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NFPA to Consider Inspection Tasks in Protection

January 14, 2011 Leave a comment

From a release by NFPA.org

NFPA 70E Revision to add Electrical Inspection to tasks covered for electrical safety in the workplace.

Section 90.1 of NFPA 70E®, Electrical Safety in the Workplace®, says that the primary purpose of the standard is “to provide a practical safe working area for employees relative to the hazards arising from the use of electricity.” The tasks covered by the standard include the installation, operation, maintenance, and demolition of electric conductors, electric equipment, signaling and communications conductors and equipment, and raceways

Absent from these tasks, ironically, is inspection, meaning that the scope of the standard does not cover electrical inspectors, whose job is to ensure public safety.

It is not unusual for electrical inspectors to be in the vicinity of exposed, energized electrical conductors or circuit parts while performing their duties. In fact, inspectors could be inside the limited approach boundary and, in some cases, may cross into the restricted approach boundary. Depending on the equipment being inspected, it is likely an inspector could also be within the arc flash boundary without the appropriate level of personal protective equipment.

Exposure is eliminated provided the inspection is performed on equipment that has been placed in an electrically safe work condition. But is that always feasible? The need for some inspections to be conducted on energized electrical equipment must be reconciled with the fundamental rule of NFPA 70E, which calls for tasks to be performed on de-energized equipment. Only where it can be demonstrated that turning the equipment off introduces additional hazards or is somehow infeasible does the standard permit the tasks to be performed on energized equipment.

The Technical Committee on Electrical Safety in the Workplace accepted Proposal 70E-9 to the 2012 edition of NFPA 70E to include inspection among the tasks the standard covers. Since the committee received no public comments on this action, the 2012 edition is expected to cover inspection of electrical installations.

It is safe to say that assimilation of NFPA 70E into the work practices of electrical inspectors will not occur overnight. However, the fact that the American National Standard on safe work practices will now cover electrical inspections cannot be ignored. Those who employ electrical inspectors will have to accept the added responsibility of making sure their employees follow safe work practices. The government, be it federal, state, or municipal, employs many electrical inspectors, and the question of law on whether federal- and state-administered occupational safety and health rules apply will have to be sorted out. NFPA 70E is blind to whom inspection employees work for, and the proposed revision brings any inspection employee exposed to an electrical hazard under the NFPA 70E umbrella.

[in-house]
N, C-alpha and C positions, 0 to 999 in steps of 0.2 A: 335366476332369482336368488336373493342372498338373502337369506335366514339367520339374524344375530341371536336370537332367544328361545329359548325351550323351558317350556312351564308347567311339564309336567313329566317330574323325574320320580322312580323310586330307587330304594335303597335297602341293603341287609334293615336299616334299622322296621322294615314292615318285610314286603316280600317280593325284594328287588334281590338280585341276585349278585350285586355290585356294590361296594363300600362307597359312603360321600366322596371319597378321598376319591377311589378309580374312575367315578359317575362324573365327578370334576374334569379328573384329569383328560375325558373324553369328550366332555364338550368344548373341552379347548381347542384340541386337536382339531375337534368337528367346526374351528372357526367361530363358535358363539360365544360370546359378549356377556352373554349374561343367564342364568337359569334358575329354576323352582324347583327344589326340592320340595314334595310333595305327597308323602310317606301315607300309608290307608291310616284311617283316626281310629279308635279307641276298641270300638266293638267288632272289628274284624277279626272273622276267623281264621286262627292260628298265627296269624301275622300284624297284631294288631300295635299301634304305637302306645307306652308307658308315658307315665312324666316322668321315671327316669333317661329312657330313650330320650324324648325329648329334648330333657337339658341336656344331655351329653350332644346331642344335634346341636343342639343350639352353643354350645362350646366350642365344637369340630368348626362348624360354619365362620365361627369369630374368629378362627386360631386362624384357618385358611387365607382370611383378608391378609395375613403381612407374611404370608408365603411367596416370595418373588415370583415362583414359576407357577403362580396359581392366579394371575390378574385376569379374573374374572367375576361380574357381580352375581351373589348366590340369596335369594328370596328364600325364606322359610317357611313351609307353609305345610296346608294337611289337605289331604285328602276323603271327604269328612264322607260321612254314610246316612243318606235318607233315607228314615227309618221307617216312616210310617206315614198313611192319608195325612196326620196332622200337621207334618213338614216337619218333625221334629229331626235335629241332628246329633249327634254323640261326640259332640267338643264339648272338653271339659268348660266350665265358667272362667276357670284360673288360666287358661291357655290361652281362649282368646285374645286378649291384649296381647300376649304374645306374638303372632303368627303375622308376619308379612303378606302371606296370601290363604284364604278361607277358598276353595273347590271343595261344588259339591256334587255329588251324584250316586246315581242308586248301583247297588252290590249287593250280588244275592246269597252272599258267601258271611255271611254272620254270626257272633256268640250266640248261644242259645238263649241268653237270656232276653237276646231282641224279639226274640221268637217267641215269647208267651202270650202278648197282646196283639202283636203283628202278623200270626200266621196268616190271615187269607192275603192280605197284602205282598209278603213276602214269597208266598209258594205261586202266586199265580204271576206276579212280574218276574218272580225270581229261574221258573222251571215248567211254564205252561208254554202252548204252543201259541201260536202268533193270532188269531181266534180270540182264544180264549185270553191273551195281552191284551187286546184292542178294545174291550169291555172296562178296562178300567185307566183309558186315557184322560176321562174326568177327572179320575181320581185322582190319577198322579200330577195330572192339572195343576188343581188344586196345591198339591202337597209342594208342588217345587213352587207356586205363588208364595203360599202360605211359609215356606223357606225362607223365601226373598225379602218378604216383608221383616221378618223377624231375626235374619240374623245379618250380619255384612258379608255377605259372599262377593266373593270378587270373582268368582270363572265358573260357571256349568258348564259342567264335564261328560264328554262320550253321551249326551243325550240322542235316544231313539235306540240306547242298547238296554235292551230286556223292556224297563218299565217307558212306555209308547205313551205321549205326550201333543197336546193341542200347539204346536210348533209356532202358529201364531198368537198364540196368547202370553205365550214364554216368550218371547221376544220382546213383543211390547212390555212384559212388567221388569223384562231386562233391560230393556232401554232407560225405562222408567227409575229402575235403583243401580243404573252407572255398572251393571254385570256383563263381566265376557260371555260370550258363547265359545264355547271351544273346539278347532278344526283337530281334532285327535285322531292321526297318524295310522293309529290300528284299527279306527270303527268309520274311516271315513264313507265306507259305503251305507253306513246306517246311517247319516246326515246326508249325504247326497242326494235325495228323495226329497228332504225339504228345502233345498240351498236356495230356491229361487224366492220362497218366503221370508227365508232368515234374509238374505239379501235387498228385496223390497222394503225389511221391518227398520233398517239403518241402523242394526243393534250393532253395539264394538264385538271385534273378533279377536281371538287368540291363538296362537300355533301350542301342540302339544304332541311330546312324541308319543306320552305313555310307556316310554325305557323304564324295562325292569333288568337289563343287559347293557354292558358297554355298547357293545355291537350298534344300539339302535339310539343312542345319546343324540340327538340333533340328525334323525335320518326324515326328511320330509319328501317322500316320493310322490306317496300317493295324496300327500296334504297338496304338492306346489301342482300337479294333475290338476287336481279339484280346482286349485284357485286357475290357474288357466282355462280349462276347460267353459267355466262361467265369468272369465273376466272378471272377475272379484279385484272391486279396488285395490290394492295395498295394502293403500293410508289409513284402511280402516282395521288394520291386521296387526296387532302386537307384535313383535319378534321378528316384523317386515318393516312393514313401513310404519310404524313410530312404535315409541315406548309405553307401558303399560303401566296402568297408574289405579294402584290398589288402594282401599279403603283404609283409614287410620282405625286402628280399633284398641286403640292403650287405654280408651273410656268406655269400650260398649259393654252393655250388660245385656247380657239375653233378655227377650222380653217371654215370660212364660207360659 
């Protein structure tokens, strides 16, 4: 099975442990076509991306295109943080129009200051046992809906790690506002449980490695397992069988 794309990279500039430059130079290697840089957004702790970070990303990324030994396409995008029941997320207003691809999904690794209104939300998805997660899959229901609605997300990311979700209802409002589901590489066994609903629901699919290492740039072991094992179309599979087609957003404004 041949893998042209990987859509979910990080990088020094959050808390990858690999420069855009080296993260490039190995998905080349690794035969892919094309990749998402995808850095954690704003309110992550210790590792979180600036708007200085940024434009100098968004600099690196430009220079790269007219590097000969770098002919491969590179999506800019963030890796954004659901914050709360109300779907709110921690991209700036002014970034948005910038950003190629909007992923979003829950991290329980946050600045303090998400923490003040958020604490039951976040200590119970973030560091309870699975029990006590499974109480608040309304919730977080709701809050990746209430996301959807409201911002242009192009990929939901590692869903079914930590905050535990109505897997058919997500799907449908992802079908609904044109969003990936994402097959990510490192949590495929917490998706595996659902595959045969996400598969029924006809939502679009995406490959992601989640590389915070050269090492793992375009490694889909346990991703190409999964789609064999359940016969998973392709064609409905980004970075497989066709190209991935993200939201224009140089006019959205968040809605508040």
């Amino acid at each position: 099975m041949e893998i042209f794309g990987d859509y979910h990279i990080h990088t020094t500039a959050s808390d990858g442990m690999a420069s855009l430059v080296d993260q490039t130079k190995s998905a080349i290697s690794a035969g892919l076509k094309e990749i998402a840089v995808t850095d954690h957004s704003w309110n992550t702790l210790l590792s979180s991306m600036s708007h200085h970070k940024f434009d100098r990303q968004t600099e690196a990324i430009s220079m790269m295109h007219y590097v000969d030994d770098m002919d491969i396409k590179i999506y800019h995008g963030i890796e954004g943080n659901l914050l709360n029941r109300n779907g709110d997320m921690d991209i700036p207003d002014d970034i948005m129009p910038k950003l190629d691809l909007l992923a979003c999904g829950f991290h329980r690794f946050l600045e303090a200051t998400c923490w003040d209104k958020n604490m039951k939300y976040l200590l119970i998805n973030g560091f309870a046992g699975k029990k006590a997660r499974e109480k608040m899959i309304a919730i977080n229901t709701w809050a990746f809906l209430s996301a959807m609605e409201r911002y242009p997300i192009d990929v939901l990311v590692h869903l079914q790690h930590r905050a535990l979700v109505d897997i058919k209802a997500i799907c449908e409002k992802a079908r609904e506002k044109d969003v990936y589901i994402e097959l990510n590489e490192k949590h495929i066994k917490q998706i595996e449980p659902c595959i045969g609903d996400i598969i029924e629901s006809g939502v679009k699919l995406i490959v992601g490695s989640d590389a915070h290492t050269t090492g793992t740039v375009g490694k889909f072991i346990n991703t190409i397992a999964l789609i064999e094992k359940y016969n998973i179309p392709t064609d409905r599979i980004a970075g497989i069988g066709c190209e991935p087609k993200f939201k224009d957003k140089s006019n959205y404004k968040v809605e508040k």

There may be some initial pushback on implementing safe work practices in the inspection workplace, but that would be a natural reaction to something new and unfamiliar. Before this change was proposed to the NFPA 70E technical committee, some inspection agencies in the public and private sectors actively embraced the value of electrical safety for their employees by implementing electrical safety training programs. The State of Idaho, under the leadership of Program Director Al Caine, is a leader in this area, providing training and personal protective equipment to state-employed electrical inspectors.

Electrical inspectors provide a valuable service to the public, and while they aren’t typically subject to the same level of hazard exposure as those performing electrical installation and maintenance, they are not immune to electrical hazards. Electrical inspectors need to be pro-tected like any other employee exposed to a potential electrical shock, arc-flash, or arc-blast hazard, and the 2012 edition of NFPA 70E will help make this happen.

Visit NFPA for more information on electrical safety standards in the workplace

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Arc Flash Injures Electrical Worker in St. Kitts

January 13, 2011 Leave a comment

BASSETERRE, St. Kitts – THE man who was injured yesterday evening (Jan. 11) while working on the building that houses the Polo Company at the junction of Fort and Central Streets, was this morning discharged from the JNF Hospital.